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Looks like a cool show. That Piaa Civic is epic! any more shots of that car?


You can see more pictures on his Instagram : @patak_ef


yeah i'd love to see a feature on that PIAA EF civic or that carbon E30


How much is a non sports car that in the US would cost the same as a GT86?


The BRZ is still being sold here, so I'll use that to compare. A lot of models are different across the pond, so I chose the fusion/mondeo and the leaf, as I think those are quite similar.
Subaru BRZ:
US: $28.845/€25.854
NL: $70.504/€63.195
Ford Fusion/Mondeo:
NL: $39.260/€35.190
Nissan Leaf:
US: $29.990/€26.880
NL: $41268/€36.990

Note: Dutch prices are with taxes included, I think US prices don't.


You need to specify a model before somebody can answer that.

As for a Subaru BRZ (the Toyota GT86 equavalent): starting from: €63.195,-- so thats $70541,42. Most of it is tax though.... The actual car with a manual contains €28.521,-- of BPM. Sales tax (called BTW 21%) is €5.879,--. So that leaves €27.996,-- for the Subaru BRZ itself.

Lets say a BRZ is $32.000,--? That would be €28.666,-- For that kind of money you would get something like a simple low power VW Golf.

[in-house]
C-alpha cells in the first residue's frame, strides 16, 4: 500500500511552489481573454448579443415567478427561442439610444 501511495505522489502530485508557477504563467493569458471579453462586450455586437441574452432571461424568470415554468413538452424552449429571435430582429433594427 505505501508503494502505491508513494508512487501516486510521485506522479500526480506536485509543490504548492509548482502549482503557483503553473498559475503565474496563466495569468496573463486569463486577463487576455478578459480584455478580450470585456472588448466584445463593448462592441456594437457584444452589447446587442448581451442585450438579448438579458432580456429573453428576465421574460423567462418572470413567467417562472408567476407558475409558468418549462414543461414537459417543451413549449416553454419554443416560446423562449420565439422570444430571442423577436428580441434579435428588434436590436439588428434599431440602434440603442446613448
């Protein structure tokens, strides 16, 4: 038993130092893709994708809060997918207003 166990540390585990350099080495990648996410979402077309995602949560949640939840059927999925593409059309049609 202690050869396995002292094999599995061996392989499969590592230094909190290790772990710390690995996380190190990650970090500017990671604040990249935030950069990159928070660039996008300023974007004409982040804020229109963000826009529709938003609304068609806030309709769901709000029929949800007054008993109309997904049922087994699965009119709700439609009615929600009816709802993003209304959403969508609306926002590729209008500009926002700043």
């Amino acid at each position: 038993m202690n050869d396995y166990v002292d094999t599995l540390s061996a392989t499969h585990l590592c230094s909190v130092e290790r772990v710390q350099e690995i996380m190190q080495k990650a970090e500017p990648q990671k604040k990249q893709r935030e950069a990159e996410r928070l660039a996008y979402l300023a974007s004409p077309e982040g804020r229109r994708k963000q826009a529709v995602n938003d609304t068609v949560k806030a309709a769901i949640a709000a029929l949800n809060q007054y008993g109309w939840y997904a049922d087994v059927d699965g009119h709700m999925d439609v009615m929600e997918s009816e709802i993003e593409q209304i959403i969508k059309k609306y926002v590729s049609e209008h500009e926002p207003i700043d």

We actually got the short end of the stick. Then again: I can't be bothered, since It only applies on new cars....


Perfect bro !


Thanks Bro ;)


The F&F Supra was sold to Nic Keirsmaekers (Tuningsalon Belgium). back then the car was at a stereo shop about 300 metres from my house for a full Clarion update. saw and heared it drive several times and was quite impressed.


It's hilarious how F&F went from being something that was hated by real enthusiast to something that is respected in the industry. Pretty funny how times change. Those cars look even more ridiculous now than when they first came out.


Nope still hate it.


Yeah, me too!


The car scene in the Netherlands is amazing!


Its really not.


Why do European countries all hate the fact that cars produce plant food?


You can see more pictures on his Instagram : @patak_ef


These taxes.... Holy bejesus. Weirdly it adds that extra layer of dedication that someone would spend that much on a car like a 370z. Here the 350z is looked at as relatively cheap performance at the moment. Makes you think.


well yes.. but if you just want to drive and have fun, you could buy a RHD 350Z or so. they are much cheaper.
Also with the e92 BMW m3. in the netherlands you will pay around 40K in euro's. if you buy one in the uk, would be like 20K in euro's, however, some people really care about the lhd/rhd. it's not only the roadtax and insurance that makes it expensive. the fuel in the netherlands is much expensive than across the border.


I see that Eclipse side skirt being correct and all. Gj.